EU leaders pull up drawbridge to Fortress Europe
16 June 2006
BRUSSELS – European Union leaders pulled up the drawbridge to Fortress Europe on Friday by adopting even tougher rules to curb flows of illegal immigrants into the 25-nation bloc.
Reflecting growing EU anxieties over the number of foreigners seeking entry into Europe, Austrian Chancellor Wolfgang Schuessel told reporters at an EU summit in Brussels that immigrants must do more to integrate into their host societies.
Austria is current holder of the EU presidency.
Immigrants must adhere to European values if they want to settle in the EU, said Schuessel, adding: “There are certain things that lie at the heart of Europe and if people want to be part of Europe they must sign up to this.
“It is very important for somebody coming to our countries to learn the language and sign up to the values, the human rights, the position of women, the rule of law,” Schuessel.
“There is no compromise on this,” he warned.
With yet more illegal migrants and refugees seeking to enter Europe – this time Africans through Spain’s Canary Islands – EU leaders agreed to beef up patrols at the bloc’s external borders.
The measures approved include provisions for national police forces to step up joint monitoring of the bloc’s sea and land frontiers.
EU leaders pledged to strengthen co-operation on migration with African and neighbouring countries, vowing to engage in a “balanced dialogue” on migration and development with the continent.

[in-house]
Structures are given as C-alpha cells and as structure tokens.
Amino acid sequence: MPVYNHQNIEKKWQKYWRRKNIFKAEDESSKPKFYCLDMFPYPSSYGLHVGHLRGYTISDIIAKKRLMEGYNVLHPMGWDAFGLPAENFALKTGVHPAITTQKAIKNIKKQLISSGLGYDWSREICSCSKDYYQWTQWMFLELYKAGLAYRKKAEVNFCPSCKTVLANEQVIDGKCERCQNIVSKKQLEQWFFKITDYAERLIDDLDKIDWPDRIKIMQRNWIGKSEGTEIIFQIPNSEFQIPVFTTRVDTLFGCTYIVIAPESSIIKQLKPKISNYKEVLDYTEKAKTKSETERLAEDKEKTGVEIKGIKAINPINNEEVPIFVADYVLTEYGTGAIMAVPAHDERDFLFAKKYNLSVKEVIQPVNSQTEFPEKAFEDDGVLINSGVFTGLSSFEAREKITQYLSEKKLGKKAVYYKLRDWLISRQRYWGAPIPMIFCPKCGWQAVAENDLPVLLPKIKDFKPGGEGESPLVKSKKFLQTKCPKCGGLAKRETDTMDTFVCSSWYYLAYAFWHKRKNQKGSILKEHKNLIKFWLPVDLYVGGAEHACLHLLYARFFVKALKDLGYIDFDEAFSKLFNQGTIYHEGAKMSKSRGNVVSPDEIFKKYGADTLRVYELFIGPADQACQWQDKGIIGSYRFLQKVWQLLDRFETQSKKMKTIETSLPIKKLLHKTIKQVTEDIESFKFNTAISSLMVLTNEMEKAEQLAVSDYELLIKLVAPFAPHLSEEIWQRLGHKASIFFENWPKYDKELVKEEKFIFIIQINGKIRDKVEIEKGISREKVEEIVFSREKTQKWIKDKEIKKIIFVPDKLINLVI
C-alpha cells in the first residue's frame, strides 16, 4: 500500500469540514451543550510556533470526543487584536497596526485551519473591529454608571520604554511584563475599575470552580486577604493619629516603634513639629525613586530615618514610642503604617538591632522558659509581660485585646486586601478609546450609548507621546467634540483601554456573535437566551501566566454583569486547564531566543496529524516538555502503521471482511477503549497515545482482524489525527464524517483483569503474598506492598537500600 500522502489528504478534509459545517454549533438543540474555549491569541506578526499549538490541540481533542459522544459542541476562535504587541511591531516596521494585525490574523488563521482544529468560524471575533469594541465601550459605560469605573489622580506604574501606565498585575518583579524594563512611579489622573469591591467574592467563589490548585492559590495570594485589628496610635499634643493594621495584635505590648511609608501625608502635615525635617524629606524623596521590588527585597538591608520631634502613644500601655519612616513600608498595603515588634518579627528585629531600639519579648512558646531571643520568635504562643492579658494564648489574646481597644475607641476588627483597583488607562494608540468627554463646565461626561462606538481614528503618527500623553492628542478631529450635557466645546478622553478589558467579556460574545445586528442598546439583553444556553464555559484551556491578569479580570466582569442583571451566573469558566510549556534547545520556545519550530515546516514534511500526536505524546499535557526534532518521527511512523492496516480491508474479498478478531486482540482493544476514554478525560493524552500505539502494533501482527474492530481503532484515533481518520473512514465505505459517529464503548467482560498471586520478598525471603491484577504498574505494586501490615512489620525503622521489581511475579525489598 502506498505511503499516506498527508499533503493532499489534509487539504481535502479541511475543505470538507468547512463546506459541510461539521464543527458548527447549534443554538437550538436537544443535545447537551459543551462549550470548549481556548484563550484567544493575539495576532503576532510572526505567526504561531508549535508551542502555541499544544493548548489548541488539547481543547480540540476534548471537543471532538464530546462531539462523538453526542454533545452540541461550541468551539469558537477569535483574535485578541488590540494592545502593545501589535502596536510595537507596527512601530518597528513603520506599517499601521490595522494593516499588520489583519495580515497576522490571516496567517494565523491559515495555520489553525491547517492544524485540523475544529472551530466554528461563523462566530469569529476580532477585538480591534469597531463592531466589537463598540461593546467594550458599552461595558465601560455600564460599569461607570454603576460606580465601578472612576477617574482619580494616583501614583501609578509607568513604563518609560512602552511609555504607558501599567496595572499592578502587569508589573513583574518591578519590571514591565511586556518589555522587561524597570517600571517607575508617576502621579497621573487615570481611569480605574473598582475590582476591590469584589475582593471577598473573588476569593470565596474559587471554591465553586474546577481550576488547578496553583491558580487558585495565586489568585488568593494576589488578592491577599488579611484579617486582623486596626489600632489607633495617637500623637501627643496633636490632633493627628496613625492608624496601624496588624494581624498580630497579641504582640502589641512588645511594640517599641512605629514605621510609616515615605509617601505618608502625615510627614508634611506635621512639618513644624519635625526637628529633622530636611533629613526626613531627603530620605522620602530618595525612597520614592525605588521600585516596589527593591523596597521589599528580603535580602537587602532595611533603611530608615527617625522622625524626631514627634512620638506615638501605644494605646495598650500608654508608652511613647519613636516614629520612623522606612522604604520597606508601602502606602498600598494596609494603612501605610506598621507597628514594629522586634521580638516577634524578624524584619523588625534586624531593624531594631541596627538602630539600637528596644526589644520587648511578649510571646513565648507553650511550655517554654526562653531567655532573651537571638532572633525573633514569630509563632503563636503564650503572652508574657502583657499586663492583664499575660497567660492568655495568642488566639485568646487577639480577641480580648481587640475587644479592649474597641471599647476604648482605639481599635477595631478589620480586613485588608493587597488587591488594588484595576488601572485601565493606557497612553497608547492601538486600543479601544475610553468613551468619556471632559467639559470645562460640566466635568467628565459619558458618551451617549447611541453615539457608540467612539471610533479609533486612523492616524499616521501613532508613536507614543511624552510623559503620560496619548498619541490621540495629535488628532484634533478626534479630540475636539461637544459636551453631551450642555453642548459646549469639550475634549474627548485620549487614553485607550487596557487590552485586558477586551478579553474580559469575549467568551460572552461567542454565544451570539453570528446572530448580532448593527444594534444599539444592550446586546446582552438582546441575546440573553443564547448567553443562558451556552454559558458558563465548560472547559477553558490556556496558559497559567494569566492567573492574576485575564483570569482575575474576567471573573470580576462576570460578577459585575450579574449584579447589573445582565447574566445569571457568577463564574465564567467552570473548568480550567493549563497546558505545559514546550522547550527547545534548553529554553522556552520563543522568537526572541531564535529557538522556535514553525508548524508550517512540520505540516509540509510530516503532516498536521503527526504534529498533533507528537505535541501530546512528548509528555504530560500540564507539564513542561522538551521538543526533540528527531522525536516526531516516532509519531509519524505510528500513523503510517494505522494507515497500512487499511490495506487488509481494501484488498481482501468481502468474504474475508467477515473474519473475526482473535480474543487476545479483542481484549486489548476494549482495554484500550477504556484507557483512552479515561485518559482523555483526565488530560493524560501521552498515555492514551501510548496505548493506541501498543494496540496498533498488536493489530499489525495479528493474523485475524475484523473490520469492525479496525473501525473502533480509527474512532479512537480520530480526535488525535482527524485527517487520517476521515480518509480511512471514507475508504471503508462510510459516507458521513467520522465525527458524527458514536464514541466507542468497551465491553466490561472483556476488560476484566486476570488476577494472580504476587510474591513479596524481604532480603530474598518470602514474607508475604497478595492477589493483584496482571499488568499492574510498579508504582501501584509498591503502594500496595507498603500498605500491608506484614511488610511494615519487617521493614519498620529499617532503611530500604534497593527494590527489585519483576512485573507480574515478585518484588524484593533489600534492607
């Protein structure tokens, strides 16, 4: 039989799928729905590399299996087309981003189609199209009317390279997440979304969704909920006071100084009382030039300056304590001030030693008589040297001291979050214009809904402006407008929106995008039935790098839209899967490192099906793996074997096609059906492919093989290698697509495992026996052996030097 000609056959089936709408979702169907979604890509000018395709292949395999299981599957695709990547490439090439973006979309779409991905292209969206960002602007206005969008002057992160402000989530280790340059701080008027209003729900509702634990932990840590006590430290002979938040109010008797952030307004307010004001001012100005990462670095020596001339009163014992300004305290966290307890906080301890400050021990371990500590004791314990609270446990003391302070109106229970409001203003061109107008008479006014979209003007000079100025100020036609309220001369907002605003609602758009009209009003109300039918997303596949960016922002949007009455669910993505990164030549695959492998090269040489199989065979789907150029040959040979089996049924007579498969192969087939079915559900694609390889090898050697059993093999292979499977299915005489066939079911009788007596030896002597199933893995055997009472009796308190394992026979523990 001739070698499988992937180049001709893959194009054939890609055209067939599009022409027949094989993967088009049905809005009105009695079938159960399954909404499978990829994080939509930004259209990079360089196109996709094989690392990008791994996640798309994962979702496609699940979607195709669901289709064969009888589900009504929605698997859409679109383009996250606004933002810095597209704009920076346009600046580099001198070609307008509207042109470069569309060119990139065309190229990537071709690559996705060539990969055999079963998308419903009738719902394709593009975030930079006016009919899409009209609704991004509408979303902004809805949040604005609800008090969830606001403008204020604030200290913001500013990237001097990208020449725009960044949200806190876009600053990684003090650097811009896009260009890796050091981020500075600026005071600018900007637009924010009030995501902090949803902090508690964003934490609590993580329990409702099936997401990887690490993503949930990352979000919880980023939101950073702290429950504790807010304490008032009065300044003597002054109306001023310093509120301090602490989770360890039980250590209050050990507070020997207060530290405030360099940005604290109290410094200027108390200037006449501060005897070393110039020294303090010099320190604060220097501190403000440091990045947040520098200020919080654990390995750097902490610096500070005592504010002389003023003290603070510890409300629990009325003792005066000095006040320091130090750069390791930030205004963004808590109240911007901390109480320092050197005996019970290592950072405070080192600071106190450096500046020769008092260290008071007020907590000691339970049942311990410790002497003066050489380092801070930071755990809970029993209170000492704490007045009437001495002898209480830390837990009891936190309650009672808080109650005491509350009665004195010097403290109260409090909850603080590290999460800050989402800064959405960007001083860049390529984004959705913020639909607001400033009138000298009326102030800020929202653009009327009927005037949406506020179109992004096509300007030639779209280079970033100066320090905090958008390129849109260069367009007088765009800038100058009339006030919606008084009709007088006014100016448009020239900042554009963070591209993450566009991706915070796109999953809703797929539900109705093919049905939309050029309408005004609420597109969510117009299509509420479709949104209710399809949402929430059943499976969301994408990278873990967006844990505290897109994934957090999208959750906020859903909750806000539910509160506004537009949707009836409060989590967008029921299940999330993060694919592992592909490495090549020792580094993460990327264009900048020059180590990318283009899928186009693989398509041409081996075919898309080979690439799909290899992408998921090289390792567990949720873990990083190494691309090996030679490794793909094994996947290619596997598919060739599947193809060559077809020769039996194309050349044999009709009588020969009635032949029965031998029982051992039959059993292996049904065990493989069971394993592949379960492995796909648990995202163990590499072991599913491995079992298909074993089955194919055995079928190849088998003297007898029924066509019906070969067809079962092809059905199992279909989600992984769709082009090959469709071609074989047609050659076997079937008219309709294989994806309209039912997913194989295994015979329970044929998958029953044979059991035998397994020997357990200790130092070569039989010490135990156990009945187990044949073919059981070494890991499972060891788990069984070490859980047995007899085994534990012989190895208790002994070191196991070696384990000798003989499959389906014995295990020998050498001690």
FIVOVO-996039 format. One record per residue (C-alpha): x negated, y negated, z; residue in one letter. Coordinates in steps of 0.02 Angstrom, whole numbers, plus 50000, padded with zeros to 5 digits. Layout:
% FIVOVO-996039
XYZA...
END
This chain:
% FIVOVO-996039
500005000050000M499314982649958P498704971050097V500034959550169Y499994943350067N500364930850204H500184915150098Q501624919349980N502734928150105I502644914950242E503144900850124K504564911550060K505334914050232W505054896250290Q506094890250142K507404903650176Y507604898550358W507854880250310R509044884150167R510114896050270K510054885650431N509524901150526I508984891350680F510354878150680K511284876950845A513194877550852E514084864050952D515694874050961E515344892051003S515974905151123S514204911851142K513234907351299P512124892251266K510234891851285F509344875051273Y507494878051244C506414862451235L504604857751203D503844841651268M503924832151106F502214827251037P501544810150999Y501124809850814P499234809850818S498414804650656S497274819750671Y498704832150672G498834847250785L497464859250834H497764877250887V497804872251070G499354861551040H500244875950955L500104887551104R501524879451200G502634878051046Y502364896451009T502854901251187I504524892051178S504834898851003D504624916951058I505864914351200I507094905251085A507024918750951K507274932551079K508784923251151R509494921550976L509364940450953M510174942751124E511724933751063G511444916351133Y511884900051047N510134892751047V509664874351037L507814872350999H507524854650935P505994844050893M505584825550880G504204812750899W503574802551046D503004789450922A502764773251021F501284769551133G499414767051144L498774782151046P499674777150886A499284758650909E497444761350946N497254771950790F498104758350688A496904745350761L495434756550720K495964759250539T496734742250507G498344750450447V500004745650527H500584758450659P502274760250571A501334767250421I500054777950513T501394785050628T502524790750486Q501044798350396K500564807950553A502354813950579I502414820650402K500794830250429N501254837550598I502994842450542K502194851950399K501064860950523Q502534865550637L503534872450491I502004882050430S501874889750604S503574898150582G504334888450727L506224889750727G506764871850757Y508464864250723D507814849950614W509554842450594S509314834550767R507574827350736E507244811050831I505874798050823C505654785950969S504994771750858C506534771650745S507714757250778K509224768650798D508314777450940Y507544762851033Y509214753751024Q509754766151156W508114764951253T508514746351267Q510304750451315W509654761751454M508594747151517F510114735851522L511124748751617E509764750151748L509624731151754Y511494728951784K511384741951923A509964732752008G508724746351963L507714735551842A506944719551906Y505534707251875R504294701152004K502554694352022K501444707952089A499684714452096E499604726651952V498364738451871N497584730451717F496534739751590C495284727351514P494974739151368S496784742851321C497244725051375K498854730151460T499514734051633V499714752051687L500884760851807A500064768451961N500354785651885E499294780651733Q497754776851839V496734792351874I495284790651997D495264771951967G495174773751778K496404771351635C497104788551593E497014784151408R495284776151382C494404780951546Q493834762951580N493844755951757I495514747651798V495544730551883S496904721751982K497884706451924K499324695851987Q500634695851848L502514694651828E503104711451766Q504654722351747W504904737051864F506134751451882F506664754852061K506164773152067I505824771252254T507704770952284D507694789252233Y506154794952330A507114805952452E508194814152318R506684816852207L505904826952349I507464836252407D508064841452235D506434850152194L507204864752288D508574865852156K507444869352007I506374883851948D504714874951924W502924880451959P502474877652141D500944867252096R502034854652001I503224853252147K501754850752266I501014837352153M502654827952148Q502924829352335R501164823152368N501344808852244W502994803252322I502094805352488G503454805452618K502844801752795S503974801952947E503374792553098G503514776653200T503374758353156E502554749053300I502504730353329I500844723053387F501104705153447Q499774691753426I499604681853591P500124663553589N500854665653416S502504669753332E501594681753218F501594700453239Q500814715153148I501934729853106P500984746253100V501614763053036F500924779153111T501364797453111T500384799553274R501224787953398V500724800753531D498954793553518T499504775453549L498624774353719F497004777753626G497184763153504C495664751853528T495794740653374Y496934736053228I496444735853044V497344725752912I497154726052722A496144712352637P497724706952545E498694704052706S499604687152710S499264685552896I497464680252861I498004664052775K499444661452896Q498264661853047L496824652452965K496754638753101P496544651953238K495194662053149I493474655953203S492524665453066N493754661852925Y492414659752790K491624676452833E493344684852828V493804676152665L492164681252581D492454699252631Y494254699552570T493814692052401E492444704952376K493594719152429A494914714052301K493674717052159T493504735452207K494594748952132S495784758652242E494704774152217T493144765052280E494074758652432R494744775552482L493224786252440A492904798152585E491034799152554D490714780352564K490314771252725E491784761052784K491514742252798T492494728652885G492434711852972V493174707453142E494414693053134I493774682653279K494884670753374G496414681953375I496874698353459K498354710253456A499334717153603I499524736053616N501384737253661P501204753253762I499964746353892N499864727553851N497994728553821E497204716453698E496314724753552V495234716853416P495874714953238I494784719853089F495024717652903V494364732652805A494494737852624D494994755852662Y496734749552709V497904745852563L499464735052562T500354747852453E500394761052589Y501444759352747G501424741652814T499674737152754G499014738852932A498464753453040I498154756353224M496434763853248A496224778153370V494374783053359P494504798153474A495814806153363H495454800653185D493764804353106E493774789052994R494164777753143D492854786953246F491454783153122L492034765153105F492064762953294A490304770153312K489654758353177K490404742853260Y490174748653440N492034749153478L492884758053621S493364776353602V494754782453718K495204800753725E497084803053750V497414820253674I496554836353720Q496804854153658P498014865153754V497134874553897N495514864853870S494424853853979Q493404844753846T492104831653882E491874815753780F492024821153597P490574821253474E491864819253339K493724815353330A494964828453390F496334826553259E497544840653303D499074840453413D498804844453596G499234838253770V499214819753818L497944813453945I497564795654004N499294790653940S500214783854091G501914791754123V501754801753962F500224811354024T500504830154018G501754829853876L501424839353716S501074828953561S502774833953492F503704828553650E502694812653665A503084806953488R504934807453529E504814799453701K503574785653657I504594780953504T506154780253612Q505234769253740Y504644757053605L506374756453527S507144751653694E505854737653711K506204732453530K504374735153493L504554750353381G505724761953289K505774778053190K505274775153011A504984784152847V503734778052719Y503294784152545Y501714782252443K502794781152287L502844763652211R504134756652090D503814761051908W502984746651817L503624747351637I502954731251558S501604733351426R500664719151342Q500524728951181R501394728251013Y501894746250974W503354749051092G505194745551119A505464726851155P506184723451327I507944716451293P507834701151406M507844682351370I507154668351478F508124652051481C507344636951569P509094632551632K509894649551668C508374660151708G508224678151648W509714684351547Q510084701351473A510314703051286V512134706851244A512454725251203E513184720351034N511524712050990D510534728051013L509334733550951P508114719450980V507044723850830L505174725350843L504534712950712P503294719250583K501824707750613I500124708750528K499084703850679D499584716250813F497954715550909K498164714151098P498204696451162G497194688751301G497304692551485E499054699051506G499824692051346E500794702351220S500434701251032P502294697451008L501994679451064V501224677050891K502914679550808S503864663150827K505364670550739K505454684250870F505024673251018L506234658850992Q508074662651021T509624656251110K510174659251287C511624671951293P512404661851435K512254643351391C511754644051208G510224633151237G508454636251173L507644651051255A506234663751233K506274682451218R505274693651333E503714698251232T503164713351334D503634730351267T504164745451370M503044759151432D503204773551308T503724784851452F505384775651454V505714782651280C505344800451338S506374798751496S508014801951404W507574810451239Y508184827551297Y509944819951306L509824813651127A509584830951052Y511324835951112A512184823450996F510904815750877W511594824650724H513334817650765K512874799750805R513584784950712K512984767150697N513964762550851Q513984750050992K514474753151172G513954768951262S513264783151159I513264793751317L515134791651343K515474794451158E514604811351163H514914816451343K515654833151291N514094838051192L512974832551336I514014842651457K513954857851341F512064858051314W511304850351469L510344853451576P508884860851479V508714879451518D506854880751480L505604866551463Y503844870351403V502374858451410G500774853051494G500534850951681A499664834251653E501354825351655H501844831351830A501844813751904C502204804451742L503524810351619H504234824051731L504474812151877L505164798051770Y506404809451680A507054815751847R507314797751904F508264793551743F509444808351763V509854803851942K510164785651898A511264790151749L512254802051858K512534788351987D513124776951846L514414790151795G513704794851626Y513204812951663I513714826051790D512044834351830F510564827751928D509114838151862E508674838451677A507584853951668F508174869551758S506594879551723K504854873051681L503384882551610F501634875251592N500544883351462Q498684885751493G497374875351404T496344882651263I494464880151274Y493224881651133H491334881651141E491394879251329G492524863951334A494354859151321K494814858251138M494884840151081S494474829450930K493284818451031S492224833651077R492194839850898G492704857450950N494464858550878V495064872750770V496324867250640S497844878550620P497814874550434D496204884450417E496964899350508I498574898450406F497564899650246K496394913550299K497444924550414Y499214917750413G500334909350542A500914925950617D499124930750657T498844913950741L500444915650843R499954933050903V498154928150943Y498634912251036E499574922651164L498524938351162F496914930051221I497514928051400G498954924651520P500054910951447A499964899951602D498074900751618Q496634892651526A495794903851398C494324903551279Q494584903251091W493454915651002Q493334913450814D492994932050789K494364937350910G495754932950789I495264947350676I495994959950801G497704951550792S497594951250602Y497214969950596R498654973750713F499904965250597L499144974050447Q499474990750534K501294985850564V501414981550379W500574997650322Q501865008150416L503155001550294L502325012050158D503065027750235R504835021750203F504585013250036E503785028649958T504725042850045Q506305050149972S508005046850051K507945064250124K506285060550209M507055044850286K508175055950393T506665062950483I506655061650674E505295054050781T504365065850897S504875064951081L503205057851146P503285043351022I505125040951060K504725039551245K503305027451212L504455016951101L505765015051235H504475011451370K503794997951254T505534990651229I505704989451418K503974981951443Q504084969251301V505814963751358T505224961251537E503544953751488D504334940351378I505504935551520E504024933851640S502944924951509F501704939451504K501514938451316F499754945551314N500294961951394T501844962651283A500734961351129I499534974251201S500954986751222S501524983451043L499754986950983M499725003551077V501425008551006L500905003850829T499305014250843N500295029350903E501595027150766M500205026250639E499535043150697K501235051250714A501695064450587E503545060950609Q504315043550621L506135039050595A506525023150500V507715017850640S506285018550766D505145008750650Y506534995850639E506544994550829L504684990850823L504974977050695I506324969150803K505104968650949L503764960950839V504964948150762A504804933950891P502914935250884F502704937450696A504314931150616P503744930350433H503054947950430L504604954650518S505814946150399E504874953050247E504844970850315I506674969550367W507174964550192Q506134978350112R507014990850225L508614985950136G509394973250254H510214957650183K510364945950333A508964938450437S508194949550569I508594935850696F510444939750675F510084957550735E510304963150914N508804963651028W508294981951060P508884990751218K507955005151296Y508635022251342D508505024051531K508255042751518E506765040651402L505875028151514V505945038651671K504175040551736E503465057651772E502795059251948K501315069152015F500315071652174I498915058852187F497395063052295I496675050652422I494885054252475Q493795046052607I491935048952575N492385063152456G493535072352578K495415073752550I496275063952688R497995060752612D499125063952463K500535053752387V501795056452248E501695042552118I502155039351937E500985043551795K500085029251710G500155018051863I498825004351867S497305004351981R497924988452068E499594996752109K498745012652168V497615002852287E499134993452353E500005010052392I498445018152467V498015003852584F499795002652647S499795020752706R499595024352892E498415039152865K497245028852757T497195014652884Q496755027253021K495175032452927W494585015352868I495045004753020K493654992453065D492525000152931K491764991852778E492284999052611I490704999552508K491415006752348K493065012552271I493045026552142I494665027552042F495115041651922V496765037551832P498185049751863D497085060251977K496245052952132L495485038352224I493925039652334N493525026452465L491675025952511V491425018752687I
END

EU governments will also work together to set up common centres to process visa applications and collect biometric identifiers such as finger prints, iris scans and the shape of faces.
The measures prompted immediate criticism from human rights groups.
Instead of debating the real issues of immigration, “Europe is just pushing for heavier policing of the migration floods,” said Amnesty International’s EU director Dick Oosting.
Declarations adopted at the EU summit “have no reference to human rights at all,” he told Deutsche Presse-Agentur dpa. EU leaders’ decisions meant that “people really in need won’t have a chance to be accepted as asylum seekers,” he cautioned.
The right to asylum is guaranteed by the EU’s Charter of Fundamental Rights. But this treaty is not legally binding.
Also, national governments remain reluctant to cede power to the European Commission on issues of asylum and immigration, making policies across the bloc less coherent than a generation ago.
The conservative governments of Denmark and Austria have introduced tougher immigration measures in recent months to keep the support of populist right-wing parties.
France, Italy, the Netherlands and Germany recently adopted new laws which oblige would-be immigrants to study the language and culture of the host country.
Struggling to cope with the flow of Africans into the Canary Islands, Spain has become the latest EU country to appeal for decisive action by the bloc.
Last year, Madrid also turned to Brussels for aid after refugees stormed the Spanish enclaves Ceuta and Melilla in northern Morocco.
Malta has also recently complained that the EU has failed to provide adequate support in dealing with a stream of migrants taxing the infrastructure of the small island.
The European Commission is currently trying to compile a list of “safe countries of origin” which would allow the bloc to refuse asylum seekers from regions which the bloc considers as risk-free.
Demography experts slam the EU for not having a proper joint migration policy, arguing that the bloc needs immigrants to compensate for an ageing population and a decline in birth rates.
Subject: German news